Af­ter sleep­walk­ing in win, Bron­cos need a swift kick

The Denver Post - - BRONCOS EXTRA - Mark Kiszla: mk­is­zla@den­ver­post.com or @markkis­zla

PJACKSONVILLE, FLA. » ut that cof­fee down. Don’t tell me about the NFL grind. Foot­ball is hard. We get it. But coach Gary Ku­biak needs to wake up the Bron­cos be­fore it’s too late.

Although the record says Den­ver is 8-4 and squarely in the play­off hunt, this is a team with a prob­lem: Cof­fee’s for closers, and the Bron­cos seem to have for­got­ten how to close.

In the span of eight days, they let Kansas City off the hook and tried to blow a 14-point lead against Jack­sonville. Ku­biak stands on the side­line, like a man wait­ing on a bus, hop­ing his de­fense finds a way to win the game.

What did we learn Sun­day? You mean other than maybe gen­eral man­ager John El­way might want to reach out to the Dal­las Cow­boys and in­quire

about the avail­abil­ity of quar­ter­back Tony Romo, bad back and all, for next sea­son?

We learned the Bron­cos can beat the gosh-aw­ful Jack­sonville in their sleep. That was proved with a 20-10 vic­tory in this sorry ex­cuse for a big-league sta­dium, half cov­ered in or­ange jer­seys of vis­it­ing fans and half dis­in­ter­ested. You mean to tell me St. Louis has been deemed un­wor­thy as an NFL city and the Charg­ers are ready to bolt San Diego, yet com­mis­sioner Roger Good­ell is con­tent with Jack­sonville, a gas stop on the way to the real at­trac­tions in Florida? That’s in­com­pre­hen­si­ble.

I have cov­ered nearly 500 Bron­cos games since El­way was a rookie in 1983, and this snoozer against the Jags ranked down there as one of the hard­est to watch. Yes, rookie quar­ter­back Pax­ton Lynch stunk up the joint in his se­cond start as a pro, sail­ing in­ter­me­di­ate passes high and in­ex­pli­ca­bly com­ing up short on deep throws when re­ceivers De­mary­ius Thomas and Em­manuel San­ders got be­hind the de­fense.

“It ob­vi­ously wasn’t pretty,” said Lynch, who com­pleted 12-of-24 passes for 104 yards.

But the prob­lem with this of­fense is big­ger than Lynch. Den­ver can­not run the foot­ball, and Ku­biak can­not find any imag­i­na­tion on his lam­i­nated sheet of plays to break this funk. The Bron­cos seem to have an un­writ­ten rule against throw­ing passes in­side the num­bers; are quar­ter­backs Lynch and Trevor Siemian that in­ca­pable of find­ing win­dows in the mid­dle of the field? While the Den­ver de­fense ac­counted for 10 points in the se­cond half, with the big­gest play a beau­ti­ful 51-yard in­ter­cep­tion re­turn for a touch­down by cor­ner­back Bradley Roby, the of­fense pro­duced ex­actly one first down dur­ing the fi­nal two quar­ters.

Give Ku­biak a lead, and he be­gins to act like an el­e­men­tary school kid glanc­ing at the wall clock ev­ery 20 sec­onds, won­der­ing when the bell will ring for lunch. The of­fi­cial length of this game was 3 hours and 7 min­utes. It felt more like three years. For the ma­jor­ity of four quar­ters, there was no elec­tric­ity in the stands and barely a pulse on the field, from ei­ther team.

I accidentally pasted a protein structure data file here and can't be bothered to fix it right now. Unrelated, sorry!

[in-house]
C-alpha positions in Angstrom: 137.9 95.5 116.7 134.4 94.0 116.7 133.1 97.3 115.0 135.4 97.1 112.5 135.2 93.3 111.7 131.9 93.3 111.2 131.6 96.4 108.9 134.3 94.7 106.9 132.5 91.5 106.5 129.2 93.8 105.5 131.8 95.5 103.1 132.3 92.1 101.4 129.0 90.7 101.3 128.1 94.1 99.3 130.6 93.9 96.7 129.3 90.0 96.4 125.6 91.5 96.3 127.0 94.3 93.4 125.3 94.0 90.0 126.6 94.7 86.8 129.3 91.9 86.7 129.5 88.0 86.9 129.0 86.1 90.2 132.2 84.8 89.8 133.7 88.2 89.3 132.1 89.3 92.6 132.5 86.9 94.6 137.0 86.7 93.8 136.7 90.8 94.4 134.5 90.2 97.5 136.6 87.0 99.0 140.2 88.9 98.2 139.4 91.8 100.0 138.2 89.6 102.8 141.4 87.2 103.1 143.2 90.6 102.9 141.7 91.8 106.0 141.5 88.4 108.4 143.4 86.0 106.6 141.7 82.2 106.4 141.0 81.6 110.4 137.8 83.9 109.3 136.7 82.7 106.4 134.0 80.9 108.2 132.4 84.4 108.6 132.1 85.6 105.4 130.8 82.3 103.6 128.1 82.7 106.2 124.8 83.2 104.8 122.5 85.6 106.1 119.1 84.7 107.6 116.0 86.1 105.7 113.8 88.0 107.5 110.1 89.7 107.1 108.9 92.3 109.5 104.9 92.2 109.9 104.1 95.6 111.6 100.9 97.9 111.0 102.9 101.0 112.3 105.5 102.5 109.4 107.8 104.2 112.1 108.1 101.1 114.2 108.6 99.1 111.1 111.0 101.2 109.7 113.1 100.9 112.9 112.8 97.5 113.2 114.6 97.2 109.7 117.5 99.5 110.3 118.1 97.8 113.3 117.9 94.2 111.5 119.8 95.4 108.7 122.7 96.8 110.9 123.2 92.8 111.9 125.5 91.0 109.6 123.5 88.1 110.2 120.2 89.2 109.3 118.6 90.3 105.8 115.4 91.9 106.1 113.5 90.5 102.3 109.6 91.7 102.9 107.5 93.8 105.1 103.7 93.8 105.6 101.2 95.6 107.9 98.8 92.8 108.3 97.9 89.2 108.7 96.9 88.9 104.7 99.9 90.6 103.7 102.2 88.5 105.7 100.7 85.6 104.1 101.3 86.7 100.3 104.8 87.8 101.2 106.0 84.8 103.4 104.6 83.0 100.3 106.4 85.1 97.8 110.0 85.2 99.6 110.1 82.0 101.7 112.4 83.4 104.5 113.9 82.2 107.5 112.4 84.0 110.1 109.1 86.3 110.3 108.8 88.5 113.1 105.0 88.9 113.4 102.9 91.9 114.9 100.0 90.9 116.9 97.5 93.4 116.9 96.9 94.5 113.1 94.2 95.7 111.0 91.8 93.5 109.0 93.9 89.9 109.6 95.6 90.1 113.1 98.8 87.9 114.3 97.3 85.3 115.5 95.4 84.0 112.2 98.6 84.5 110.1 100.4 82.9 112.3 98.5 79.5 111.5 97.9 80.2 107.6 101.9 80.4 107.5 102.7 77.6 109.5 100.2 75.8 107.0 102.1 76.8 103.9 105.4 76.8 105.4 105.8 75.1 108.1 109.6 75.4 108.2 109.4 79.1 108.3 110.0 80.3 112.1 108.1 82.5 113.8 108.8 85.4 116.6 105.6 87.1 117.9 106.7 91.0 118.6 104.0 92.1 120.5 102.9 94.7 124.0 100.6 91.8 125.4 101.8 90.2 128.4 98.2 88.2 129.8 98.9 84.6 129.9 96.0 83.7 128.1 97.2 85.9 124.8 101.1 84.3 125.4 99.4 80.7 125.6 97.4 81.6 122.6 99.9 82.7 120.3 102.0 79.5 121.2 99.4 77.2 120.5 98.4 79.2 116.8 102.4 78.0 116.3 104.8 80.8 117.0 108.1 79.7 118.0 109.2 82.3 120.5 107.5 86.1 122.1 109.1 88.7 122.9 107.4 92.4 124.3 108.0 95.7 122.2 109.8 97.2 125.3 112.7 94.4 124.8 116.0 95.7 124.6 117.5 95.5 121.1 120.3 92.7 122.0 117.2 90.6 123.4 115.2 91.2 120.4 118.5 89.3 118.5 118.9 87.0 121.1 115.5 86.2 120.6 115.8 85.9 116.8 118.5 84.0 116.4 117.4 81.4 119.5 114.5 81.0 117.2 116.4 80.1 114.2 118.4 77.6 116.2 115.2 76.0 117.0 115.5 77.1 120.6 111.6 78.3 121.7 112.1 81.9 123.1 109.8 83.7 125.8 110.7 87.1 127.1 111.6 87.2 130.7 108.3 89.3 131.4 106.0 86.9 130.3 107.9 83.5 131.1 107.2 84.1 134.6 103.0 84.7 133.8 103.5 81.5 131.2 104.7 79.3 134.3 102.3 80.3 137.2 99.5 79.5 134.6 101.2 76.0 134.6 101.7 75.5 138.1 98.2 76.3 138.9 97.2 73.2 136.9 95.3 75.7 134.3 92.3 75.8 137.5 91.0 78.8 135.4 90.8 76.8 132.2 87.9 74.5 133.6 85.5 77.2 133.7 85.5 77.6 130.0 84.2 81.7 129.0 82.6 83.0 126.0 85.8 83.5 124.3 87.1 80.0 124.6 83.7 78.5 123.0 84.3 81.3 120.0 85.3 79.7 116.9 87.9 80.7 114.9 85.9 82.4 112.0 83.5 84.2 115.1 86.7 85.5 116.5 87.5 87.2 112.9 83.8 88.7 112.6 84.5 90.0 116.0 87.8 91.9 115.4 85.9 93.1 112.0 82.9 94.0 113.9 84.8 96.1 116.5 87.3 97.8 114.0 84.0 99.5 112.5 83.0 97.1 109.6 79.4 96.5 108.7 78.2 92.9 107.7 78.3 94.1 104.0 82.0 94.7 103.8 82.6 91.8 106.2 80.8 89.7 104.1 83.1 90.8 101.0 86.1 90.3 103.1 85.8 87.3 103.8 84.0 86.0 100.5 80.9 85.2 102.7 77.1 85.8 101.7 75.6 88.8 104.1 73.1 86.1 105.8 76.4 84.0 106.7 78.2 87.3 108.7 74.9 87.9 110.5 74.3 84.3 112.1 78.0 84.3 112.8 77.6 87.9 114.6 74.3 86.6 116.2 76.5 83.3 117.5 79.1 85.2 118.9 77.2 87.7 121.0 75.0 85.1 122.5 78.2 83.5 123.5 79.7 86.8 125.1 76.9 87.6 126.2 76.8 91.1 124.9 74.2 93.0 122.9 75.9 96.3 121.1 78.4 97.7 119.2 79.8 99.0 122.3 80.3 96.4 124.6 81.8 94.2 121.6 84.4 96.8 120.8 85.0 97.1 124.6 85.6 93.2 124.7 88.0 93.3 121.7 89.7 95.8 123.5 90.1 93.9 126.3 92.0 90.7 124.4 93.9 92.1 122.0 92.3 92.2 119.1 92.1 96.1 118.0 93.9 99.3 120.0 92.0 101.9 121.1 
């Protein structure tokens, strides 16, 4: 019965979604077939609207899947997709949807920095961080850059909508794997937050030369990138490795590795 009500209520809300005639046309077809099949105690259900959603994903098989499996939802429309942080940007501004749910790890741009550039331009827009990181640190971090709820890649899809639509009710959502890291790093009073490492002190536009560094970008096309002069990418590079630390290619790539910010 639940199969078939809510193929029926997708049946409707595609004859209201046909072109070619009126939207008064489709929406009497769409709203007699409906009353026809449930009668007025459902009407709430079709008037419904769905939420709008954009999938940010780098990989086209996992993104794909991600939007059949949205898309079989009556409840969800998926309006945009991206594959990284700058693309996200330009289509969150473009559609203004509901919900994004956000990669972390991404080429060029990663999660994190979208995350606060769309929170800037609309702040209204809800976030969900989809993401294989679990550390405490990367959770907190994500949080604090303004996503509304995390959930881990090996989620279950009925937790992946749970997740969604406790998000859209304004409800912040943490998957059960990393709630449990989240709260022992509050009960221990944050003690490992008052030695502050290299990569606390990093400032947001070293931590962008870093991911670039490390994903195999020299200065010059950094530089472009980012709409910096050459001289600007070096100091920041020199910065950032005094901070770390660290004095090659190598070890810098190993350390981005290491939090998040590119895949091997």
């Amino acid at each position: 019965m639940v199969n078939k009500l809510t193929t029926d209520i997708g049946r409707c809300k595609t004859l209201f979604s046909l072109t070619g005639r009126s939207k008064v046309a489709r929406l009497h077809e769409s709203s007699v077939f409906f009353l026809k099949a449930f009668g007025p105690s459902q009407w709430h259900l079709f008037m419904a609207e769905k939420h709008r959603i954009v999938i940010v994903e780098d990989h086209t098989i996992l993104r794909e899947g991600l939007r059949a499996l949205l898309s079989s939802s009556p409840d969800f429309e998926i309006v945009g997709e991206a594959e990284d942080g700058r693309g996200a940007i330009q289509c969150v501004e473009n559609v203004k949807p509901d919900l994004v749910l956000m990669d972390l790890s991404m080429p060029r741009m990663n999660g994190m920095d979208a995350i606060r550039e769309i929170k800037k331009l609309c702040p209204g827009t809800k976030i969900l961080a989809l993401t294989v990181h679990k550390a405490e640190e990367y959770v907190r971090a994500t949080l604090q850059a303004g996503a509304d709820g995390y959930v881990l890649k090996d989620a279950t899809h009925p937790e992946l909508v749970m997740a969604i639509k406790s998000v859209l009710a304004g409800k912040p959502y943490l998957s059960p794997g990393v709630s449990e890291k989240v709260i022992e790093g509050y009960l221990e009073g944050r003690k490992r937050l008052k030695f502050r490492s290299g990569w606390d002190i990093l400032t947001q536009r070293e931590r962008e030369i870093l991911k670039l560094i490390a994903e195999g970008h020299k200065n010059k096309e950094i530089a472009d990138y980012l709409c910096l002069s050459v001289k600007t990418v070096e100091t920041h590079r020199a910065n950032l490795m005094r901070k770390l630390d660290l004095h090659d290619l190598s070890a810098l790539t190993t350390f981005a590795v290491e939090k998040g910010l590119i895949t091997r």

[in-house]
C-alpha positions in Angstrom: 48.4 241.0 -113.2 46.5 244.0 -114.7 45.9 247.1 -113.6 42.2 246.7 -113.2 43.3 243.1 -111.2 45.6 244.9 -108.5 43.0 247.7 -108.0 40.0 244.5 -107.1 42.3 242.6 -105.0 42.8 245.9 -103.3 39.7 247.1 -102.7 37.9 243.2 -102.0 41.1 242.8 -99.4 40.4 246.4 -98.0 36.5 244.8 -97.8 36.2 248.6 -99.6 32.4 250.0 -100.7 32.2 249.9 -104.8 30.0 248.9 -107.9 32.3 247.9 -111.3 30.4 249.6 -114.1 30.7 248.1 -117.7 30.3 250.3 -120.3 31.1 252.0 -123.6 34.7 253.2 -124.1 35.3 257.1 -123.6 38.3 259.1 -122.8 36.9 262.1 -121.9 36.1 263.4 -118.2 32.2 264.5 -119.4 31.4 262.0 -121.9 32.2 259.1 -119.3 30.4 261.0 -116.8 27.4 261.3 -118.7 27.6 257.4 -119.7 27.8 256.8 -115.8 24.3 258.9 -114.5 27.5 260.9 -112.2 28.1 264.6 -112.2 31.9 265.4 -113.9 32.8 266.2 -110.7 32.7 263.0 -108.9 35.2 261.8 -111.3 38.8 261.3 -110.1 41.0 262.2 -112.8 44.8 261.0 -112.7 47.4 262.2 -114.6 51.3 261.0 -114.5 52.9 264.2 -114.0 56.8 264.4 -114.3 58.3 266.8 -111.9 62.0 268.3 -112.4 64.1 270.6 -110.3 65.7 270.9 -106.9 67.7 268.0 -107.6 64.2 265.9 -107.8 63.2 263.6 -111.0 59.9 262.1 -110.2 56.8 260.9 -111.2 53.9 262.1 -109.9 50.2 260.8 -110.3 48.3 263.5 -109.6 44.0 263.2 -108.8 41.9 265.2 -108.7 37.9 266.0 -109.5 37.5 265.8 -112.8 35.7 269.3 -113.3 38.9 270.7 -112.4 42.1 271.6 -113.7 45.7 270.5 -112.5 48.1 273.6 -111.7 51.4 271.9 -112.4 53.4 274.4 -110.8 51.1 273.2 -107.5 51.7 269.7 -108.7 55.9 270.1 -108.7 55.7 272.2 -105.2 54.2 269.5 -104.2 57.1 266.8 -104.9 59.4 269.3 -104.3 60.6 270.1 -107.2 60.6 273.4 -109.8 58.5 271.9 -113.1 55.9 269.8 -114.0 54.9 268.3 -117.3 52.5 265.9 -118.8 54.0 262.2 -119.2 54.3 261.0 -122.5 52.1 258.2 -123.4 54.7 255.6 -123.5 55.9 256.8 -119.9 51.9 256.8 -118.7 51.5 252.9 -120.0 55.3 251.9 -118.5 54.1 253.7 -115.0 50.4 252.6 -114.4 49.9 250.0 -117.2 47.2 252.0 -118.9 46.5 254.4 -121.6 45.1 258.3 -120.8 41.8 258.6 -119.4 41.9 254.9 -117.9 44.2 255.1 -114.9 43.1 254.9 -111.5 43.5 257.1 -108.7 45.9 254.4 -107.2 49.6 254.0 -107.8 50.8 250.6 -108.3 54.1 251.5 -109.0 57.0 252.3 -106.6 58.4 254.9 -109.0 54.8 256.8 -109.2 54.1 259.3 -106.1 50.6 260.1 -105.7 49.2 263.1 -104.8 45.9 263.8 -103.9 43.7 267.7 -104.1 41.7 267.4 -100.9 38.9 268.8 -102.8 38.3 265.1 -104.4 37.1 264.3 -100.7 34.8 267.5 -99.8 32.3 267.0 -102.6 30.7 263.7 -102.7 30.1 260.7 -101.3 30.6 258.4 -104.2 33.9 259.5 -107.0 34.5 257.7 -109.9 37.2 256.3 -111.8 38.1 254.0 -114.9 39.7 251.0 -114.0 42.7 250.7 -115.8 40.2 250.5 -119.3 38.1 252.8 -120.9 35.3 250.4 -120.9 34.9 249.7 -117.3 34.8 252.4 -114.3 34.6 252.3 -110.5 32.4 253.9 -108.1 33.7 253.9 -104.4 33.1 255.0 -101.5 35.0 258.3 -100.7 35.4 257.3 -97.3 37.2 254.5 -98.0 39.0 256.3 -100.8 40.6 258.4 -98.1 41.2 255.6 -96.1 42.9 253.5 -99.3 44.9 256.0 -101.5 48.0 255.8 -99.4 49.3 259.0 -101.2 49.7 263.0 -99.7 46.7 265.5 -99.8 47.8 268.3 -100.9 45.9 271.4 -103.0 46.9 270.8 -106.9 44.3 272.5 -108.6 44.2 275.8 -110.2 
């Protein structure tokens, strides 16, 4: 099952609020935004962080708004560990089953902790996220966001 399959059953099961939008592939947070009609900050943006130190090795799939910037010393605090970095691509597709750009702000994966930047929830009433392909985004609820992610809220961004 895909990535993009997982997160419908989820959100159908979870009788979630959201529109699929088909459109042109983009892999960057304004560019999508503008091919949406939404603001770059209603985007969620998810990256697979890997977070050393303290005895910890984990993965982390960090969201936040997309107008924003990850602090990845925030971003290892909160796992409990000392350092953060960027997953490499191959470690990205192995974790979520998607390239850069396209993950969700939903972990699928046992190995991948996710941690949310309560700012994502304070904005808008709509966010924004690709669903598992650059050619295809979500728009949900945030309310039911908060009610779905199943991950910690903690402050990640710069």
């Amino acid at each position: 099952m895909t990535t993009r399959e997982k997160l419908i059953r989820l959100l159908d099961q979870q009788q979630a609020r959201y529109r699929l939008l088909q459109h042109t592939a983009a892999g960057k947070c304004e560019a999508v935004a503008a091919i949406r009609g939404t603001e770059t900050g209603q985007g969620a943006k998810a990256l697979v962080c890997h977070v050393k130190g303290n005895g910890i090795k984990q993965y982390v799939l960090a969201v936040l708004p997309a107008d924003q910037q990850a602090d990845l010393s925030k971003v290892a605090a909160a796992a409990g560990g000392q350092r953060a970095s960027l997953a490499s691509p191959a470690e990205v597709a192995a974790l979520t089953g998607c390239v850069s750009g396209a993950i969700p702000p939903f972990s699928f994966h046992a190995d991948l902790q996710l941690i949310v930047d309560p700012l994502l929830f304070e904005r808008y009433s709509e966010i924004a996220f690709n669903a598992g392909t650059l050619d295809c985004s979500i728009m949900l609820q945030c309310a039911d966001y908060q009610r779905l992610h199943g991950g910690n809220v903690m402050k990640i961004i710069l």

“I could feel the fa­tigue in what was go­ing on,” Ku­biak said. “But we played our way through that, and we pushed our way through that. We found the juice.”

You can stop right there, Coach. Let’s hand out or­ange slices all around and give sin­cere props for the Bron­cos emerg­ing vic­to­ri­ous with­out their “A” game.

“What this game is about, es­pe­cially at this point of the sea­son, is find­ing a way to win,” said Bron­cos line­backer DeMar­cus Ware, the wise old head of the Den­ver locker room. “The W is all that mat­ters right now, be­cause you’re try­ing to get in the play­offs. This is the grind. There are no style points in this part of the sea­son.”

OK, point taken. While ac­knowl­edg­ing the grind ain’t easy, let’s also re­al­ize it re­quired 28 rushes for the Bron­cos to gain 104 yards against Jack­sonville on the ground. When the cloud of dust clears, their rush­ing at­tack still ranks a lowly 28th among 32 league teams in yards per at­tempt. Den­ver punted 11 — count ’em, 11 — times against the Jaguars, whose de­fense should not be con­fused with that of the 1985 Chicago Bears.

In fact, the best Den­ver’s of­fense looked all day was shortly af­ter the fourth quar­ter ended, when Siemian am­bled down a hall­way to an el­e­va­tor that would de­liver him to the locker room. He wasn’t wear­ing a boot or limp­ing to pro­tect his in­jured foot. While that falls short of an of­fi­cial med­i­cal di­ag­no­sis, bet on Siemian be­ing back in the start­ing lineup for the team’s next game, at Ten­nessee.

“We haven’t played our best foot­ball yet,” cor­ner­back Chris Har­ris said.

It’s about time the Bron­cos start, don’t you think?

Time’s run­ning out for the de­fend­ing Su­per Bowl champs to get their act to­gether.

MARK KISZLA Den­ver Post Colum­nist

Bron­cos rookie quar­ter­back Pax­ton Lynch throws a pass dur­ing the first quar­ter Sun­day against the Jack­sonville Jaguars. John Leyba, The Den­ver Post

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